POWERMAN 5000 Frontman Says Making New Albums 'Never Seems To Be A Comfortable Experience'

October 21, 2017

Ace Sims of Rock Revolt Magazine recently conducted an interview with POWERMAN 5000 frontman Spider One. You can listen to the entire chat below. A few excerpts follow (transcribed by BLABBERMOUTH.NET).

On whether it feels like POWERMAN 5000 is "starting over" every time they release a new album:

Spider: "In some ways, it definitely keeps it exciting and interesting. But in some ways, it can be a level of frustration too because it feels like you're always having to… you can never just relax. Maybe there are some bands that can kind of put their feet up and go, 'Oh, we got this. It's all good.' I feel like every time we do it, we have to prove ourselves again and convince the radio station who played you the last time to play the new one. It's always a challenge. It never seems to be a comfortable experience. But that's okay. If it was, again, it could just get boring at that point."

On the single "Sid Vicious In A Dress":

Spider: "It's funny. We made the record. We had the record done. You always get to that point of making an album, you go, 'Okay, it's done now. We can put this out. I feel good about it. Let's write one more song just for fun.' That's what this song was. I was like, by the time you make a whole album, you end up with ten or eleven songs, but you've probably exhausted forty or fifty ideas, so by the time you get to that point, you're a little bit burnt. It's like, 'What else do I have? What other ideas do I have?' I went back to my notes in my folder and I had this song title 'Sid Vicious In A Dress' written down. I always felt, 'Maybe if I ever write a song for someone else, that would be a good song to use.' It's not a POWERMAN song, but it kept coming back and so I said 'Fuck it! That's a POWERMAN song now.' We tracked and wrote that song in an afternoon and it was no pressure kind of thing and it ended up being the first single, which is pretty crazy. Yeah, sonically, it's a pretty straight-ahead POWERMAN song, but lyrically, it's a little different. It's a little tongue-in-cheek and maybe a simpler of a concept. I tend to sometimes be my own worst enemy lyrically and write these things and people are, like, 'What the fuck does that mean?' This one, there's no mistaking what it's about, although I must say, there is confusion. This, I never thought in a million years this would be confusing, but welcome to the Internet. In my mind, I thought, 'Everybody knows who Sid Vicious is. He was the bass player for the SEX PISTOLS.' Apparently, there was a WWE wrestler named Sid Vicious so people were going, 'Why would they want to put the wrestler in a dress? I don't get it.' People were just all confused. So I was going 'Oh, fuck.' You think things couldn't be any more confusing, but I was like 'Okay.'"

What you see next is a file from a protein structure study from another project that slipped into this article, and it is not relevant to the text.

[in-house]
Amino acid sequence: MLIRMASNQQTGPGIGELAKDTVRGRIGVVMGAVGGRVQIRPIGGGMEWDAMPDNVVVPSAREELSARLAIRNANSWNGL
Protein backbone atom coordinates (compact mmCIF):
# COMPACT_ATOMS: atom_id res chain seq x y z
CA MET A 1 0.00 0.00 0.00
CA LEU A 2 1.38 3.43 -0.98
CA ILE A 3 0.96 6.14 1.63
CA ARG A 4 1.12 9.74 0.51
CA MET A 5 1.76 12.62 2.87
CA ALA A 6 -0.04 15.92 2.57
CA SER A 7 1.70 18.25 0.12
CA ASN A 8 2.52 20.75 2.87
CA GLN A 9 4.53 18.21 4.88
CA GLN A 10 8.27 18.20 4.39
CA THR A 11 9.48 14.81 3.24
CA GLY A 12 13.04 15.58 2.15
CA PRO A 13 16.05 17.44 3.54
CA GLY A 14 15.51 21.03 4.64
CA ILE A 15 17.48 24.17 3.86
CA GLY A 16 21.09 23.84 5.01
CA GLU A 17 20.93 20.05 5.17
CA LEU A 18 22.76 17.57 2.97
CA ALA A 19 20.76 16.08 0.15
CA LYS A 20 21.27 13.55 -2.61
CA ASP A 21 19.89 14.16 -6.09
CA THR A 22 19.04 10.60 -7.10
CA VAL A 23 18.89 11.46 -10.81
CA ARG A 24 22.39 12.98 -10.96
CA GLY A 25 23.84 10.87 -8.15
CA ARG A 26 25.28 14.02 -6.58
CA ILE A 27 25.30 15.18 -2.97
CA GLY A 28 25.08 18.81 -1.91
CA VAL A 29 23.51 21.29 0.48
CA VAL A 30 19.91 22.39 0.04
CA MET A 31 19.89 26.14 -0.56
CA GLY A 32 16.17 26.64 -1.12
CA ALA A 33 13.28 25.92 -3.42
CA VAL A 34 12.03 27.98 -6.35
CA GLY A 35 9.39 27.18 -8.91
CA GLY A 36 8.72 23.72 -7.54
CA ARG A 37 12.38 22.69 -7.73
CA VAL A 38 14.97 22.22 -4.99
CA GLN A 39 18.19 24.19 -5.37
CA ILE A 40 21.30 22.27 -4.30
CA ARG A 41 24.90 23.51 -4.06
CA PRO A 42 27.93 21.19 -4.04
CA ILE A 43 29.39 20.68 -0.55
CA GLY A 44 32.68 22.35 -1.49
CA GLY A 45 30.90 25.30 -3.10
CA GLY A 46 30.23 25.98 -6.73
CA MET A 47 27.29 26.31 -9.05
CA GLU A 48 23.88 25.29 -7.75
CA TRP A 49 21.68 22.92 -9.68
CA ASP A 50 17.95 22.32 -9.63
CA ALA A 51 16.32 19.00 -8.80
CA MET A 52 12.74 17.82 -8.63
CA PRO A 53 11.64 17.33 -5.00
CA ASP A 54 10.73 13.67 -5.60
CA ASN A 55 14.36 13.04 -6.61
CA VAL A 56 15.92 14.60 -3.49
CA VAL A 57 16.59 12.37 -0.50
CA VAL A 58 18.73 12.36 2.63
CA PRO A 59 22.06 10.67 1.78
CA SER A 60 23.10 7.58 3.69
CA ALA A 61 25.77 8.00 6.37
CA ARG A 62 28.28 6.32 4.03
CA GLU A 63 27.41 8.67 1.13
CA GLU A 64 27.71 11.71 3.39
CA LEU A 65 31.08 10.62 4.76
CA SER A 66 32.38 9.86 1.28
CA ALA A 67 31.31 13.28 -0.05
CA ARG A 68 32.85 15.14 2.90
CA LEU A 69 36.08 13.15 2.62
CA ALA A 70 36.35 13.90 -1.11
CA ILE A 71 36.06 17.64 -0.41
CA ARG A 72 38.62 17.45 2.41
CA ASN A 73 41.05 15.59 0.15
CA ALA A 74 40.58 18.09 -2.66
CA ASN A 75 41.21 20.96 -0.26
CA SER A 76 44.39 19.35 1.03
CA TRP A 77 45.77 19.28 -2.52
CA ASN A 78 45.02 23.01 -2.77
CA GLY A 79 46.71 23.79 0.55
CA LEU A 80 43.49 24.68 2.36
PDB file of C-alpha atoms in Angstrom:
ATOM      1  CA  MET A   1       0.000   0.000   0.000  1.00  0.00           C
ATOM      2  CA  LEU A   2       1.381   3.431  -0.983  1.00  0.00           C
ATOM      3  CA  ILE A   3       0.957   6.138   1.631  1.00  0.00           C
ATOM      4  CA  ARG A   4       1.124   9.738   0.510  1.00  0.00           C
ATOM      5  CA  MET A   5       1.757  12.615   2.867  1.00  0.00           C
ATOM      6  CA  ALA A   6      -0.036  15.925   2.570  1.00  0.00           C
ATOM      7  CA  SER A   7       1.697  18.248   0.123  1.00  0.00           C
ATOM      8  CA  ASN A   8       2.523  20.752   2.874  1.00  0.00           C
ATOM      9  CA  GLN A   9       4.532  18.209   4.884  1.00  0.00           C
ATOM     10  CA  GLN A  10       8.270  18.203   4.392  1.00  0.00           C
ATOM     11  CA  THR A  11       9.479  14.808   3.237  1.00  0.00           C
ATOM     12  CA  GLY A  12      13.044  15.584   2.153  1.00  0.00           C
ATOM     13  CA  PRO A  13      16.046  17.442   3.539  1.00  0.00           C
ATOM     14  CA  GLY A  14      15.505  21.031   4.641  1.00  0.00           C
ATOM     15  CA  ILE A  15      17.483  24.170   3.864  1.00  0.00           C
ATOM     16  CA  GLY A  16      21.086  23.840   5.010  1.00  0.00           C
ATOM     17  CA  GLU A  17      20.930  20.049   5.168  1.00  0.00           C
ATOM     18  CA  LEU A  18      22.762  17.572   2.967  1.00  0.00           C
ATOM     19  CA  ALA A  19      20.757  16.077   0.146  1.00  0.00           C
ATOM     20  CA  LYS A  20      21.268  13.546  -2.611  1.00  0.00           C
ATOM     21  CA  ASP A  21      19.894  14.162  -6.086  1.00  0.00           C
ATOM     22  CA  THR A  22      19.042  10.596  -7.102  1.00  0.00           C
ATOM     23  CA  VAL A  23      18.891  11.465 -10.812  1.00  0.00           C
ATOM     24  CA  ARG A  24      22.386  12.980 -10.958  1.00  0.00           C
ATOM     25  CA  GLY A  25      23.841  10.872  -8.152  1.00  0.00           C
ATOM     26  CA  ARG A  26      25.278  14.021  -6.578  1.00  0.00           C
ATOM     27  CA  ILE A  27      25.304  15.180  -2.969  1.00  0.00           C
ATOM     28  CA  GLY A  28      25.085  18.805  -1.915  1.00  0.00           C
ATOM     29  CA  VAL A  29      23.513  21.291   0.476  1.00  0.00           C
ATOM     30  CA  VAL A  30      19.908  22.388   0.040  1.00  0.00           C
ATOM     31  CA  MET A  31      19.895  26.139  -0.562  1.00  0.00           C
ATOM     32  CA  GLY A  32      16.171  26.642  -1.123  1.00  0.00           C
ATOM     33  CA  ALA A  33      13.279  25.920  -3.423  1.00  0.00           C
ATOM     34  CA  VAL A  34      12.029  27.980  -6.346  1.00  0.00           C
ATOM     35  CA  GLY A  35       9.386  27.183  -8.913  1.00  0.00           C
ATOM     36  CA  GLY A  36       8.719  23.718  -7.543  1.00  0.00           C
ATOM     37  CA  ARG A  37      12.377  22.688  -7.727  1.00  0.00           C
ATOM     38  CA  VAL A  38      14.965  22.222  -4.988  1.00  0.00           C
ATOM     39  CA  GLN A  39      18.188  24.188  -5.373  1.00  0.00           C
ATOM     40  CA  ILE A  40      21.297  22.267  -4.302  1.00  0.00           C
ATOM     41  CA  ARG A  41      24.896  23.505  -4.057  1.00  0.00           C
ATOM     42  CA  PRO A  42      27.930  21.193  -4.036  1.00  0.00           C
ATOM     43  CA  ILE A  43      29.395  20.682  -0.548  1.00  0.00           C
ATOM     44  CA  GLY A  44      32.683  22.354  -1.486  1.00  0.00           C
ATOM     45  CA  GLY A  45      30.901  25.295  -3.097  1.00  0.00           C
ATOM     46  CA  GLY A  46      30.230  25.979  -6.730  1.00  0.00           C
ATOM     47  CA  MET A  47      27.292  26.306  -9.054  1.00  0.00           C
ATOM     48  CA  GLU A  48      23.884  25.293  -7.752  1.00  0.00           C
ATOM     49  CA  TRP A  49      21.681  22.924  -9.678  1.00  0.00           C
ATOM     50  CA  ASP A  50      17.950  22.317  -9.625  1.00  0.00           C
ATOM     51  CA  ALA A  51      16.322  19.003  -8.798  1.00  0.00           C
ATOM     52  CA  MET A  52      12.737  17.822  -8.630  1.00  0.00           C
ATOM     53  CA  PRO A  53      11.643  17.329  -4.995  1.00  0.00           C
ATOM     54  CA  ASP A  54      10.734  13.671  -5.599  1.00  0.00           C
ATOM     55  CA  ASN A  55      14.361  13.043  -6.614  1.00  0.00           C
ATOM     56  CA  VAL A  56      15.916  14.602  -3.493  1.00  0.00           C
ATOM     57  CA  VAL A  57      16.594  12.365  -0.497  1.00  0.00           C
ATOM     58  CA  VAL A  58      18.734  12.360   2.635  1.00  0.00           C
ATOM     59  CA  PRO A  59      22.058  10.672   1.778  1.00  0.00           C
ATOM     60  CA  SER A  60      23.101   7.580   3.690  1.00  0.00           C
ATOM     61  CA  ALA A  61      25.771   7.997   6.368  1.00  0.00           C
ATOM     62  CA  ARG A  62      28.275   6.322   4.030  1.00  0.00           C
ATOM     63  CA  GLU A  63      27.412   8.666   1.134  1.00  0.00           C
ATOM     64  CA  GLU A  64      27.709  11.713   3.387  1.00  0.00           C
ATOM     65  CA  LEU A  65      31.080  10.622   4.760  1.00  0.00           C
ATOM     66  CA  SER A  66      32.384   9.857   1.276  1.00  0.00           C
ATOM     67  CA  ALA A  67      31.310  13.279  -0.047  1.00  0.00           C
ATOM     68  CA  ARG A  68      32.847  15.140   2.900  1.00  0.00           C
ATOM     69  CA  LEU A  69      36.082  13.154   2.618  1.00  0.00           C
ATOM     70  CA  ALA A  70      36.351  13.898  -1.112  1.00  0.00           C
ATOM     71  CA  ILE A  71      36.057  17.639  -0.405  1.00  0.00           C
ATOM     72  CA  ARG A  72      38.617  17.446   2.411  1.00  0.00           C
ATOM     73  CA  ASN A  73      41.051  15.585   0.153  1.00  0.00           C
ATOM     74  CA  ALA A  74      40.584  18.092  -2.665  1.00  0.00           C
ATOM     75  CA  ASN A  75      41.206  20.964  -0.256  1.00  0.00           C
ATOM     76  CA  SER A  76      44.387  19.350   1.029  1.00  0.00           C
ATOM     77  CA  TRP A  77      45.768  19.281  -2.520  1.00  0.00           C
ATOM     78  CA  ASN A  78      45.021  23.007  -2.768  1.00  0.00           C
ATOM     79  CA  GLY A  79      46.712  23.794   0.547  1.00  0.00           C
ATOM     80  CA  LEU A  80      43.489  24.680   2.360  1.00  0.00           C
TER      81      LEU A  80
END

On dealing with the constant changes in the music industry:

Spider: "It is really different. I do find myself talking about this a lot. Yeah, I've spent equal amount of time on whatever the line was here, 2004, or whenever things started changing. I've spent equal amount of time on both sides. It is different. It's never been easy to be successful, but I find that back then, it wasn't easy to find success, but the formula was at least simple. In other words, it was you could find a path. You'd be, like, 'Okay, let's start a band. Let's become really good and popular in our hometown,' which is what we did. We started in Boston. We just worked our asses off until we were basically the biggest band in Boston. Once you do that, because there was a real culture of A&R back then of guys from record labels seeking talent, you would get a deal. Basically, get popular, get a record deal, get on MTV and the radio and you're going to be successful. Those things weren't easy to do, but there was a clear path. Now, I don't know what is fucking happening. I don't think anybody really does. Those things like, 'We got to get on this playlist on Spotify. We'll do this…' You find yourself talking about things that you don't really care about. Whereas before, the culture was really centered around the music and you spent a lot of time talking about the music and things that I thought were cool. Even simple things like, 'Oh, we got our posters in. They're going to hang this poster in Tower Records.' Stuff that you dreamed of as a kid, but now everything is sort of this intangible, digital thing floating around, it's lost a little bit of the fun. That's why I really look forward to going out and playing live because that's when I get reminded more so that, 'Yeah, I'm still in a fucking band.' We are actually a band and not a hashtag or playlist or whatever it is."

POWERMAN 5000's new album, "New Wave", will be released on October 27 via Pavement Entertainment.

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